Here’s my participation in this month’s T-SQL Tuesday. T-what you say? T-SQL Tuesday, the monthly blog party started by Adam Machanic! Head over here to this month’s invitation by Rick Krueger: T-SQL Tuesday #46 Rube Goldberg Machine for the longer story.
So, a story about SQL Server-related contraptions, let’s see… Yeah, I can do that!
Some years ago I was asked to help out in finding a solution to a certain problem, the life of a consultant, right? The problem was performance related. No, this is not a story about a database without any indexes. Instead, it involves a certain .NET web application. The end user would fill out a page with some metrics and the application would then perform certain calculations. And that’s where we get to the issue: the calculations would take way too many minutes (yes, not seconds, minutes!) to finish. That was the challenge.
The first step was to examine the .NET code that was performing those calculations. But there were so many lines of code, complicated code, that the final conclusion was: hmm, rewriting this contraption is not an option right now…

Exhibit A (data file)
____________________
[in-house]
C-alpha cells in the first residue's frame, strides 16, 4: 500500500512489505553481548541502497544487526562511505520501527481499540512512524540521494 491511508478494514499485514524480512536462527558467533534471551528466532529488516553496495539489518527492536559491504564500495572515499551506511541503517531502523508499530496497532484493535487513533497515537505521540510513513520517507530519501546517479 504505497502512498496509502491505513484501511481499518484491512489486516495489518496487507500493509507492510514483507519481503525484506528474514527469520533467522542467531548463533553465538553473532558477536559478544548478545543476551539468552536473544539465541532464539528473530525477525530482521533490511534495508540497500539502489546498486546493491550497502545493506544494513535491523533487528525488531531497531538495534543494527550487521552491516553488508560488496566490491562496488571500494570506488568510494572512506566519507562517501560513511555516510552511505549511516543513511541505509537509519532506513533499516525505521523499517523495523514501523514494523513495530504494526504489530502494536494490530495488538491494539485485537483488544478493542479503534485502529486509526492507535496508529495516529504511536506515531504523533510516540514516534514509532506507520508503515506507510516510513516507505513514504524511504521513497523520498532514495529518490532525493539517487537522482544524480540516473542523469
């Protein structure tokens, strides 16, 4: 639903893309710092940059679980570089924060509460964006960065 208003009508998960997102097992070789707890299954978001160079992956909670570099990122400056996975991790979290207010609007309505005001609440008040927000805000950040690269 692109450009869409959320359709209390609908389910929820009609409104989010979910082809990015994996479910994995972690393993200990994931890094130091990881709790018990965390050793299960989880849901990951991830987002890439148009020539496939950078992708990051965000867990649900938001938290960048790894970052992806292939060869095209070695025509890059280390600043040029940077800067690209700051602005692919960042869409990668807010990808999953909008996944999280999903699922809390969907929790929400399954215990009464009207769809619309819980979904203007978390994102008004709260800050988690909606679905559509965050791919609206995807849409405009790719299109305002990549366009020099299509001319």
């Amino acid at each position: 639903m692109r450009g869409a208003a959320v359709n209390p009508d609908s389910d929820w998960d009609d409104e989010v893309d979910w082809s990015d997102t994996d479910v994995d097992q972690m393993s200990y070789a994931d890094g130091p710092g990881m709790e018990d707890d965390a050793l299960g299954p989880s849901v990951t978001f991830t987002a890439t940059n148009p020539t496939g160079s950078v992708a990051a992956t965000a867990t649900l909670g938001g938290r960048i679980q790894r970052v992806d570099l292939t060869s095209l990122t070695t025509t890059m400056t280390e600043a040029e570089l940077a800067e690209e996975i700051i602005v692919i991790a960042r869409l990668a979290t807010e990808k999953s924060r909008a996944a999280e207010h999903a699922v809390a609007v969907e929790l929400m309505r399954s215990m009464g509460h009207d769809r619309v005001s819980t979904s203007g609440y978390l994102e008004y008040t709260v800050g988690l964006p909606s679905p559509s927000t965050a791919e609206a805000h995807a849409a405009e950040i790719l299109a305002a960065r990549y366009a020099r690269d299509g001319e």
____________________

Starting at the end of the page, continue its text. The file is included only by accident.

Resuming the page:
After some discussion with the project lead it became clear that the end user would not necessarily need to wait for the calculation to finish. It didn’t need to get calculated online. Aha! So if we would be able to schedule these calculations and set up a batch process then that means problem solved, right? Now, how would we schedule this? How about our favorite scheduler, the SQL Server Agent? Yes, that’s it!
So I ended up building an assembly that was to be called from SQL Server: a CLR-enabled assembly! The web application used web services so the new assembly would also call a couple of (reworked) "calculate" methods. This meant we had to install the assembly with increased permissions: EXTERNAL_ACCESS to be precise.
Furthermore I didn’t want to hardcode the path to the web service. There were different environments, you know, DEV, UAT, PRD, so it had to be configurable. Now, as the assembly is getting called from SQL Server, I needed to provide the configuration through sqlservr.exe.config which gets loaded when SQL Server starts.
As you can probably guess, this little project required a lot of investigation, trial and error, and so on. But I learned a lot from it and that’s what I like! And it also made me write the following article: Calling A Web Service From SQL Server 2005.
This article turned out to be quite popular, even today, almost five years later, it’s still in my top 10 most viewed pages of last month!
Was this a clean solution? Well no, otherwise I wouldn’t have selected it for this month’s T-SQL Tuesday party, right?
Did it solve the issue? It sure did!
‘till next time and in the meantime: have fun!